Enviros praise LaHood as 'unexpected champion of green policies'

"He poured investments into public transportation infrastructure, supported the development of livable, walkable communities, and emphasized regional cooperation on transportation alternatives through innovative, competitive grant programs," Lehner continued. 

LaHood announced his widely expected retirement earlier this week, confirming speculation that he would not serve in President Obama's second-term Cabinet.

Environmentalists and fans of funding alternative transportation methods like bicycling and walking feared LaHood would favor highway construction because of his 14-year pre-DOT tenure as a Republican House member from Illinois.
But Lehner said Thursday that LaHood "helped shift the DOT’s priorities away from traditional highway-building and toward creating a more flexible, efficient, interconnected 21st-century transportation system — one that will help reduce our dependence on oil, improve air quality, and cut global warming pollution.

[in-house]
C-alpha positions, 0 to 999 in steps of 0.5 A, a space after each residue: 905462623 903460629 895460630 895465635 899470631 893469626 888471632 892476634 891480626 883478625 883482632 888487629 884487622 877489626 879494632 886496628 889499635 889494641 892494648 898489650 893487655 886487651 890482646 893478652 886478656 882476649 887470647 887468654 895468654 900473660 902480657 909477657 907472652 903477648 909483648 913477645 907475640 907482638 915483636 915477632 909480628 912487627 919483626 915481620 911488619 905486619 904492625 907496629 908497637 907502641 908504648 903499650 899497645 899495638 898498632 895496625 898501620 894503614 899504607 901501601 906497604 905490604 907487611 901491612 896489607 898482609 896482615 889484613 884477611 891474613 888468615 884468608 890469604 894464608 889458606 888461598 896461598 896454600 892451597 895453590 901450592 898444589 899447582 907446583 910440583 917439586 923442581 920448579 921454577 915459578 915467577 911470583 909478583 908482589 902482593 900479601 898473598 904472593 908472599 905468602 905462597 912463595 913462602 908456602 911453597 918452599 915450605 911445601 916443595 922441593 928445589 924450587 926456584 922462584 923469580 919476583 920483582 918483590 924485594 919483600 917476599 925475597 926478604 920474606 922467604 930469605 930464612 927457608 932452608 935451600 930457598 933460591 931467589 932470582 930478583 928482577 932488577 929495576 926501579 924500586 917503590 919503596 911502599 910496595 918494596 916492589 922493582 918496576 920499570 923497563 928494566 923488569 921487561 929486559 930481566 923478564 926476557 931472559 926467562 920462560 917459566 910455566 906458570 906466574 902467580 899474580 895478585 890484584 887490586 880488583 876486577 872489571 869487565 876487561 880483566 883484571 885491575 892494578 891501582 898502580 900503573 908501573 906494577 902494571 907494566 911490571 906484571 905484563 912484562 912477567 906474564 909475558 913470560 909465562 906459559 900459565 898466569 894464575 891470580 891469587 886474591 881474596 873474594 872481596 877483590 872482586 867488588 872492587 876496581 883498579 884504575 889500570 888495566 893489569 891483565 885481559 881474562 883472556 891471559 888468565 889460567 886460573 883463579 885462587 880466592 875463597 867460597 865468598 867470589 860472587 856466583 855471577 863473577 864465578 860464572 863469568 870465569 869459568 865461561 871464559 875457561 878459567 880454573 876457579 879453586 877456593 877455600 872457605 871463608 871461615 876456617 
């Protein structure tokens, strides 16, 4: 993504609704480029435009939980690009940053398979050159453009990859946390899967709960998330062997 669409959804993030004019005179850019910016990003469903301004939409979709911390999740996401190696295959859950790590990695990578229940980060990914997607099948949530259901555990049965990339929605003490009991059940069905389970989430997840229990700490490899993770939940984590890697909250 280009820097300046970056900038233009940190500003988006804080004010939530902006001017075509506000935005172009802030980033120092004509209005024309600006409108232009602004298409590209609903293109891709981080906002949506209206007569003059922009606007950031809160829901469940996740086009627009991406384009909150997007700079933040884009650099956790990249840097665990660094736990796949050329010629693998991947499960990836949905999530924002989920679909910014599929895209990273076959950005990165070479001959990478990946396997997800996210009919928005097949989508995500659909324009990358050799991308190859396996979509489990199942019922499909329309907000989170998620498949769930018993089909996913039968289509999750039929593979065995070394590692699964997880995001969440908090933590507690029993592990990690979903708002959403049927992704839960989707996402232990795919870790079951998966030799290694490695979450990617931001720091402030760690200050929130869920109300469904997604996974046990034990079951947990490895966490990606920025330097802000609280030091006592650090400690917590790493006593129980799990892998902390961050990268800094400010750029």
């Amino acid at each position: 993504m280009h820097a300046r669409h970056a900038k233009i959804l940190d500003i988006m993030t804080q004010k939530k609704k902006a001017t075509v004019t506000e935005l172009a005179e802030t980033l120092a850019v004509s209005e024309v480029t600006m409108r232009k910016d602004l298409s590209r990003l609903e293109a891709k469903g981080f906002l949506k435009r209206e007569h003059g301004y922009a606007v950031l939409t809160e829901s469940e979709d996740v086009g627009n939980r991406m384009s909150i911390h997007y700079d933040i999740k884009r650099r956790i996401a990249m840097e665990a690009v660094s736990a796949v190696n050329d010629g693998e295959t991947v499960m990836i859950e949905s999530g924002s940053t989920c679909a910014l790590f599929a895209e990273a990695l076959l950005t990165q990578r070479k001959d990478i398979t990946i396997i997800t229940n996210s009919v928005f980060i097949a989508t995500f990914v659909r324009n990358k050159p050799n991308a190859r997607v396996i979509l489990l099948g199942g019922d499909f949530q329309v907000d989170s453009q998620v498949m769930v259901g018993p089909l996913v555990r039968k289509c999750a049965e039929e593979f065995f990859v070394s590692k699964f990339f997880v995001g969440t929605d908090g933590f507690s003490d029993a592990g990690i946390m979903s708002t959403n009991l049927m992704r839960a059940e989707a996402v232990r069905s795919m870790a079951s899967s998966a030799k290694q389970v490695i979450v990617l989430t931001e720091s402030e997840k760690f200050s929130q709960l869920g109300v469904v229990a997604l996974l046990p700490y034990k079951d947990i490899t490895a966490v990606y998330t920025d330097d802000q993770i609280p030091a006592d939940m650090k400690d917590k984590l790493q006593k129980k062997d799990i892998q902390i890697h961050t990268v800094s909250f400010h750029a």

"LaHood’s DOT implemented a major infrastructure revamp through the stimulus bill, investing billions in road repair (a proven fuel-saver), track improvements, and upgrading and replacing public transit vehicles, with cleaner, more efficient ones," he said.

LaHood has said he will remain in place until the confirmation of his successor at the Department of Transportation.

White House officials have been quiet about candidates who might be in the running to replace him. A long list of rumored candidates have been mentioned as possibilities.